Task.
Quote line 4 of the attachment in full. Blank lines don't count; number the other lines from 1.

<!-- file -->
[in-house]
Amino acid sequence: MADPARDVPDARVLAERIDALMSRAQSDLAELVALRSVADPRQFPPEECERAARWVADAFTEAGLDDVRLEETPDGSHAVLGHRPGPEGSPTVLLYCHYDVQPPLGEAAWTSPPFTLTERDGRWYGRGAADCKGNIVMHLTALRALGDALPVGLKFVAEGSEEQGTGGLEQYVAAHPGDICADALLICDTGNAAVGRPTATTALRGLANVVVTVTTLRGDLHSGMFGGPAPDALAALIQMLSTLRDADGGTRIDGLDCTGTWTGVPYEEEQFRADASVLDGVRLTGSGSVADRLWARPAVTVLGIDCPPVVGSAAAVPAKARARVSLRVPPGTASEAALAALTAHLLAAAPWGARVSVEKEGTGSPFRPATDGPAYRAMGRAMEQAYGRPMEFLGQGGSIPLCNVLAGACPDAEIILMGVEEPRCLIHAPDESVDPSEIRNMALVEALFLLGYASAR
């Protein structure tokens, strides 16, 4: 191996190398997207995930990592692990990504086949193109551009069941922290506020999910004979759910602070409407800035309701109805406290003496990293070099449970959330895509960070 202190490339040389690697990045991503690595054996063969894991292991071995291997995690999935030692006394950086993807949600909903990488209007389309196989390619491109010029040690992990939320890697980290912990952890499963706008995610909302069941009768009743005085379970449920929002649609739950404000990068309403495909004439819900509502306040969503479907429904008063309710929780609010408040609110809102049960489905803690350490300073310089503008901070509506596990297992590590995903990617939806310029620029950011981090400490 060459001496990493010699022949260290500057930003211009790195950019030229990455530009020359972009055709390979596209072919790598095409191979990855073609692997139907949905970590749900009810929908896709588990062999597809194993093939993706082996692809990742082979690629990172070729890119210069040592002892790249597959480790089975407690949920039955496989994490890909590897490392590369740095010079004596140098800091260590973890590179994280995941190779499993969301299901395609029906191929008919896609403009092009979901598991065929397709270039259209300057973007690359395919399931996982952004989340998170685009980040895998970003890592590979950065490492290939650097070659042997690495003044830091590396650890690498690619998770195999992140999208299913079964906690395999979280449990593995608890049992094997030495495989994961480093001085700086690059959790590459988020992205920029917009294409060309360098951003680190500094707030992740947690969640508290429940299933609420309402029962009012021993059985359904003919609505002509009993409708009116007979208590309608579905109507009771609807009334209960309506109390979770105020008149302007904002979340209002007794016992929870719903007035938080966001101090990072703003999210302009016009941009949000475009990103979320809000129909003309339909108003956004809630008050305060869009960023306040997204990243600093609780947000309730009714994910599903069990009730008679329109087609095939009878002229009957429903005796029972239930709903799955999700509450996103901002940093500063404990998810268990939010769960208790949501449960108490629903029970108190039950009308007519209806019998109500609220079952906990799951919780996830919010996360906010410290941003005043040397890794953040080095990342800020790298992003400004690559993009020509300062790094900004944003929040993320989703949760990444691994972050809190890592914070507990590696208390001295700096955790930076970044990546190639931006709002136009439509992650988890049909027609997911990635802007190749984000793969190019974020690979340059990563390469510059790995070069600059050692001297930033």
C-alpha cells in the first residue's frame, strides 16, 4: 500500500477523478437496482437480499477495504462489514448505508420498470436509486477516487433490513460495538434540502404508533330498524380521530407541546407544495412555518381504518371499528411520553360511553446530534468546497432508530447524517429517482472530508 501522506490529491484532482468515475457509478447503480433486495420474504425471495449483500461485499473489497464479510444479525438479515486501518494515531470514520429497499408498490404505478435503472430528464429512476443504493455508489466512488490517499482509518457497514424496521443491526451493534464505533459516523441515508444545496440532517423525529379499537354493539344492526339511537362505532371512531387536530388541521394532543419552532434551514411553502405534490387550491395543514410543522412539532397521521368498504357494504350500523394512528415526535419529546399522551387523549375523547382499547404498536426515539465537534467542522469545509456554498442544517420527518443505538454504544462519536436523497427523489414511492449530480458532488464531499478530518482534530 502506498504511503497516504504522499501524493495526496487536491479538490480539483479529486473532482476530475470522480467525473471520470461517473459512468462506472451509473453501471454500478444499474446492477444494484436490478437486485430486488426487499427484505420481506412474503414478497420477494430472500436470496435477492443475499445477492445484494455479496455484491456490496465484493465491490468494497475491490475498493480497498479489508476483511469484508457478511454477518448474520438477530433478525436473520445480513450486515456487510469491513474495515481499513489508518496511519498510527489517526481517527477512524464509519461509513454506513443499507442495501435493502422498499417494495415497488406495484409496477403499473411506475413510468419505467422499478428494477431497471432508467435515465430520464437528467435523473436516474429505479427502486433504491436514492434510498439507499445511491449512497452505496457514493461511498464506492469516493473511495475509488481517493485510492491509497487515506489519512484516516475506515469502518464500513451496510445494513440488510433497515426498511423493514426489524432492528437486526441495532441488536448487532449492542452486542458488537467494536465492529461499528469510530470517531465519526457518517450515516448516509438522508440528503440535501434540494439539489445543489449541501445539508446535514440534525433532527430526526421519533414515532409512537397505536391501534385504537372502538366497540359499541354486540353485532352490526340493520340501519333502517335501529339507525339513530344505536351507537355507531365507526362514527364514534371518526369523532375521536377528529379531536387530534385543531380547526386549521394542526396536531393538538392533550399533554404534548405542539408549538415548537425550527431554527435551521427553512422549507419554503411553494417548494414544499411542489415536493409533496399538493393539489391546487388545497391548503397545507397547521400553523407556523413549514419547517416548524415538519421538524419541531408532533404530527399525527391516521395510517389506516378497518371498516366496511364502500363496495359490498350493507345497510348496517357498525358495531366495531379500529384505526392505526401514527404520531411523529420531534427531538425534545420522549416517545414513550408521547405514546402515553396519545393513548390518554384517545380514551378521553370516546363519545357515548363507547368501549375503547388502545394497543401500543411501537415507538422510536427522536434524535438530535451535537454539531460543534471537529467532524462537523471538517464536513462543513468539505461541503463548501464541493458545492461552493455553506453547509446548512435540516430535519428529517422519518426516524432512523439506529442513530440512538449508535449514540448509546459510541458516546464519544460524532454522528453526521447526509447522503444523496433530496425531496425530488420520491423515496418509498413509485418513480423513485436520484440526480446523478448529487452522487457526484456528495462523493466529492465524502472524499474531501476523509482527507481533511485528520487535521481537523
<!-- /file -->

C-alpha cells in the first residue's frame, strides 16, 4: 500500500477523478437496482437480499477495504462489514448505508420498470436509486477516487433490513460495538434540502404508533330498524380521530407541546407544495412555518381504518371499528411520553360511553446530534468546497432508530447524517429517482472530508 501522506490529491484532482468515475457509478447503480433486495420474504425471495449483500461485499473489497464479510444479525438479515486501518494515531470514520429497499408498490404505478435503472430528464429512476443504493455508489466512488490517499482509518457497514424496521443491526451493534464505533459516523441515508444545496440532517423525529379499537354493539344492526339511537362505532371512531387536530388541521394532543419552532434551514411553502405534490387550491395543514410543522412539532397521521368498504357494504350500523394512528415526535419529546399522551387523549375523547382499547404498536426515539465537534467542522469545509456554498442544517420527518443505538454504544462519536436523497427523489414511492449530480458532488464531499478530518482534530 502506498504511503497516504504522499501524493495526496487536491479538490480539483479529486473532482476530475470522480467525473471520470461517473459512468462506472451509473453501471454500478444499474446492477444494484436490478437486485430486488426487499427484505420481506412474503414478497420477494430472500436470496435477492443475499445477492445484494455479496455484491456490496465484493465491490468494497475491490475498493480497498479489508476483511469484508457478511454477518448474520438477530433478525436473520445480513450486515456487510469491513474495515481499513489508518496511519498510527489517526481517527477512524464509519461509513454506513443499507442495501435493502422498499417494495415497488406495484409496477403499473411506475413510468419505467422499478428494477431497471432508467435515465430520464437528467435523473436516474429505479427502486433504491436514492434510498439507499445511491449512497452505496457514493461511498464506492469516493473511495475509488481517493485510492491509497487515506489519512484516516475506515469502518464500513451496510445494513440488510433497515426498511423493514426489524432492528437486526441495532441488536448487532449492542452486542458488537467494536465492529461499528469510530470517531465519526457518517450515516448516509438522508440528503440535501434540494439539489445543489449541501445539508446535514440534525433532527430526526421519533414515532409512537397505536391501534385504537372502538366497540359499541354486540353485532352490526340493520340501519333502517335501529339507525339513530344505536351507537355507531365507526362514527364514534371518526369523532375521536377528529379531536387530534385543531380547526386549521394542526396536531393538538392533550399533554404534548405542539408549538415548537425550527431554527435551521427553512422549507419554503411553494417548494414544499411542489415536493409533496399538493393539489391546487388545497391548503397545507397547521400553523407556523413549514419547517416548524415538519421538524419541531408532533404530527399525527391516521395510517389506516378497518371498516366496511364502500363496495359490498350493507345497510348496517357498525358495531366495531379500529384505526392505526401514527404520531411523529420531534427531538425534545420522549416517545414513550408521547405514546402515553396519545393513548390518554384517545380514551378521553370516546363519545357515548363507547368501549375503547388502545394497543401500543411501537415507538422510536427522536434524535438530535451535537454539531460543534471537529467532524462537523471538517464536513462543513468539505461541503463548501464541493458545492461552493455553506453547509446548512435540516430535519428529517422519518426516524432512523439506529442513530440512538449508535449514540448509546459510541458516546464519544460524532454522528453526521447526509447522503444523496433530496425531496425530488420520491423515496418509498413509485418513480423513485436520484440526480446523478448529487452522487457526484456528495462523493466529492465524502472524499474531501476523509482527507481533511485528520487535521481537523